The Film: Although not quite as clever as it thinks it is, Oblivion is still an entertaining film jam packed with truly stunning imagery and design. Pretty much every visual aspect is utterly gorgeous and Tom Cruise turns in a solid performance too.The Soundtrack: Oblivion is another film that really comes alive on the strength of its score from French act M83. Combine this with some seriously impressive sound effects- the drones in particular sound incredible- and you have a film that should pull you into its post apocalyptic world.
d) Slip Content in Audio EventWhen working with small events from bigger audio files (e.g. ambiences, drones, or sound effects with variations) I love to have the option to place the event start and end exactly where they need to be and then smoothly scroll the content of the file while maintaining the event borders (Alt+Shift+Drag).
b) Audio Render in Place / Export SelectionThese two options let you render the selected events to a new track or quickly export them to a folder without defining a range. Especially the Render in Place function comes in very handy when creating sound effects (-sub mixes) and for quickly rendering virtual instruments and reverb tails etc. This also works with external hardware effects and instruments (Nuendo then does a realtime bounce).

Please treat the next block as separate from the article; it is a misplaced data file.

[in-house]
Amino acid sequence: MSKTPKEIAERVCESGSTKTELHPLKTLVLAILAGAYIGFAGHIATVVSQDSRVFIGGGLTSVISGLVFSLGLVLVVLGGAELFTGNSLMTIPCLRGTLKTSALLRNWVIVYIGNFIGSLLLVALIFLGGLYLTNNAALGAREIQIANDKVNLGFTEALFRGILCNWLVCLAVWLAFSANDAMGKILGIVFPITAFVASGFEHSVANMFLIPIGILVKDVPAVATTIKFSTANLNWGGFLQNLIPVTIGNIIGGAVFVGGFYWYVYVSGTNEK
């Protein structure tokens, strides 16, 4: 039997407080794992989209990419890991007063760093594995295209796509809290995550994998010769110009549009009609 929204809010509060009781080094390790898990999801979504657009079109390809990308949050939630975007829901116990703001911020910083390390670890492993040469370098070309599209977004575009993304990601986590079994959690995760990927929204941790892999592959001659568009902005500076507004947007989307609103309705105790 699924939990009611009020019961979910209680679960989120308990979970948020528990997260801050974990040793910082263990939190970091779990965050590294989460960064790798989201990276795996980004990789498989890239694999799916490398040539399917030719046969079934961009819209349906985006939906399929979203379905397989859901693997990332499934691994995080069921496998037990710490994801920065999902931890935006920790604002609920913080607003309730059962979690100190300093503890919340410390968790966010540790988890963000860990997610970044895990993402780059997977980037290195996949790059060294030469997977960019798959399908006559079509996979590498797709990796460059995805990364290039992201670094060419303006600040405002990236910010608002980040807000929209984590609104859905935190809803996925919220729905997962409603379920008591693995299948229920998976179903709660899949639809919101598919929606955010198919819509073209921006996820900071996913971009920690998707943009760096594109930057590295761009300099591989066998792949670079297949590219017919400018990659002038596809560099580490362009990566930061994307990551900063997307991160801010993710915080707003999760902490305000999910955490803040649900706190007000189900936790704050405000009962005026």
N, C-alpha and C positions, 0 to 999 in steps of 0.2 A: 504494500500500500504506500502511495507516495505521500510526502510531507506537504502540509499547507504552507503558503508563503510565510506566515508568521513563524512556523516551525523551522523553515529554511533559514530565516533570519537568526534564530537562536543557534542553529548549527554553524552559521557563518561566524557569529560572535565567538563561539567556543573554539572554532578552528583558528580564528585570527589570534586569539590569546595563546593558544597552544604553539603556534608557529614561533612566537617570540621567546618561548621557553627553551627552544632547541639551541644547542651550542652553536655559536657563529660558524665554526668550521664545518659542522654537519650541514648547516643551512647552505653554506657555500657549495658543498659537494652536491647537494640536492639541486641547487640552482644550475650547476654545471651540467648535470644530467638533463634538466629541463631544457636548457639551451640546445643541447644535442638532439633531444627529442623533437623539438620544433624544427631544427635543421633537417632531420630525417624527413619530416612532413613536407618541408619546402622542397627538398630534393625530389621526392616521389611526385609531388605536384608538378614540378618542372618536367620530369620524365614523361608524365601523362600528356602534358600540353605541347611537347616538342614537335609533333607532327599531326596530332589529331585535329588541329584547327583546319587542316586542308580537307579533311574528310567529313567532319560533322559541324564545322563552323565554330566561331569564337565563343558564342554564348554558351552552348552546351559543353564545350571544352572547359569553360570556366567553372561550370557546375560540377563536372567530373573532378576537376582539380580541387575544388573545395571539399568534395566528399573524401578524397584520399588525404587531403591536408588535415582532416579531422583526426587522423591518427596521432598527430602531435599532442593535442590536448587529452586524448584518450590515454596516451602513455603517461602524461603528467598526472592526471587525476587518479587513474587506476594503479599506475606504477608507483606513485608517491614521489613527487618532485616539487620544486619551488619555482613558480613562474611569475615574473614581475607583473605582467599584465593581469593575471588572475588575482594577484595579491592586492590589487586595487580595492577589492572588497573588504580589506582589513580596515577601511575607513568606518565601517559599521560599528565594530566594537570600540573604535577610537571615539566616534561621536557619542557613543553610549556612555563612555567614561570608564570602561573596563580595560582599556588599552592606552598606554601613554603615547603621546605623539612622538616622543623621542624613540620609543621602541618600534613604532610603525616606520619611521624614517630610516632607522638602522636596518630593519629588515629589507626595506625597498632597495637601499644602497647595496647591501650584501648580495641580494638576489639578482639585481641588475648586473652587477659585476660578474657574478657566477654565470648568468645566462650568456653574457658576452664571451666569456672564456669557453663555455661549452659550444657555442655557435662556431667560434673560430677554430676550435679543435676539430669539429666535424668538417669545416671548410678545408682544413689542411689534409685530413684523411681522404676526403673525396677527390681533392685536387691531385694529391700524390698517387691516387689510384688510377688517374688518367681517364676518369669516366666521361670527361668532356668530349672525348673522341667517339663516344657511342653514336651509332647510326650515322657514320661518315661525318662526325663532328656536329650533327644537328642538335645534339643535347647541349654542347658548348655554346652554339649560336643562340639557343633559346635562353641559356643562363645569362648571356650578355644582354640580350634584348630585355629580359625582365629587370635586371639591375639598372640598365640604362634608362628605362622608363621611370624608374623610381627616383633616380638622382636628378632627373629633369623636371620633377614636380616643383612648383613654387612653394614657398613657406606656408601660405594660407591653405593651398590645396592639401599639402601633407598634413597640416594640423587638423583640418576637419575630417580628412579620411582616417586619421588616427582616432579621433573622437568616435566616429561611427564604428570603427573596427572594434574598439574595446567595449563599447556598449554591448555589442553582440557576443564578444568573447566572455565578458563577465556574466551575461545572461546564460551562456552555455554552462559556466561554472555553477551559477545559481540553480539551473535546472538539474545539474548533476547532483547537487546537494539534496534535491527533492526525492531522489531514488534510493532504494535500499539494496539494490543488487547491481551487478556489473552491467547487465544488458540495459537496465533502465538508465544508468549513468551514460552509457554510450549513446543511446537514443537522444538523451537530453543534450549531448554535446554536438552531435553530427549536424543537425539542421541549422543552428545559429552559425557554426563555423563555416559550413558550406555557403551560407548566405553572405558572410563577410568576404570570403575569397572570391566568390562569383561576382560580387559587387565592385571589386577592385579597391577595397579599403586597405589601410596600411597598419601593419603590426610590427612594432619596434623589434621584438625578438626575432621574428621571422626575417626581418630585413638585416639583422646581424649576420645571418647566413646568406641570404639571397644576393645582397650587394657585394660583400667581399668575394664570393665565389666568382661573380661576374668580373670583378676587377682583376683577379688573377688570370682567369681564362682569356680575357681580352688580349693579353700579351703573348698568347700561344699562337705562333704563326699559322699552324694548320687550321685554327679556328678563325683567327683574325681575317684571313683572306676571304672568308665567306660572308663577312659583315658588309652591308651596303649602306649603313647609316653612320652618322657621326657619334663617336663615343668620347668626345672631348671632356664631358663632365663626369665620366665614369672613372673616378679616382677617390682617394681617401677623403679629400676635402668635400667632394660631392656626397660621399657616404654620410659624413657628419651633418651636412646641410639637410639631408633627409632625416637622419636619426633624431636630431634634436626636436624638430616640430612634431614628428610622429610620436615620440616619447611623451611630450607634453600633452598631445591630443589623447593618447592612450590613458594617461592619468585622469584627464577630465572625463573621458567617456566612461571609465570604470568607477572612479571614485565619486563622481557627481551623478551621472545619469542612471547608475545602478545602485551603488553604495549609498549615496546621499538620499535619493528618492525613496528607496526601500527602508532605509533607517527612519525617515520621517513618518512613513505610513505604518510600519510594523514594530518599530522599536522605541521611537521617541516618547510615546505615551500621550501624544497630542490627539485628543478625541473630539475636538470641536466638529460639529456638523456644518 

e) Clip PackageWhen two or more sound designers work together on the same project or if you want to keep a layered sound effect for later the Clip Package is a great way to save and exchange a micro layout/arrangement of sound effects and import it in another session, including automation data.
Especially when designing sound effects or mixing film sound it is crucial to have an intuitive, clear and versatile automation system. Recording and editing automation data is one of the very powerful features of Nuendo.
Markers can have a lot of additional data like description, dialogue, actor, foley- or sound effect-type and many many more. With the ADR-Panel activated it provides a lot of great features for recording ADR, sound effects, foley or even music.
a) When working with large sound effects libraries it is crucial to have a search engine / management tool that lets your create databases and and is capable of searching through metadata. Of course the Media is no Sound Miner but you get everything you need to organize and quickly search your sound effects database and get them into your project. Also Metadata editing is possible.
In music, numeric data types can be used to define the tempo of a song (e.g. 120 beats per minute), a length of a section of music (e.g. 4 measures), or parameters such as volume or effects levels (e.g. 6 decibels). Some numbers such as effects levels are best represented as floats (e.g. 0.5 mix of an effect). Strings can be be used to refer to the name of a sound clip (e.g. "OS_CLAP04") or an effect (e.g. "VOLUME"). 041b061a72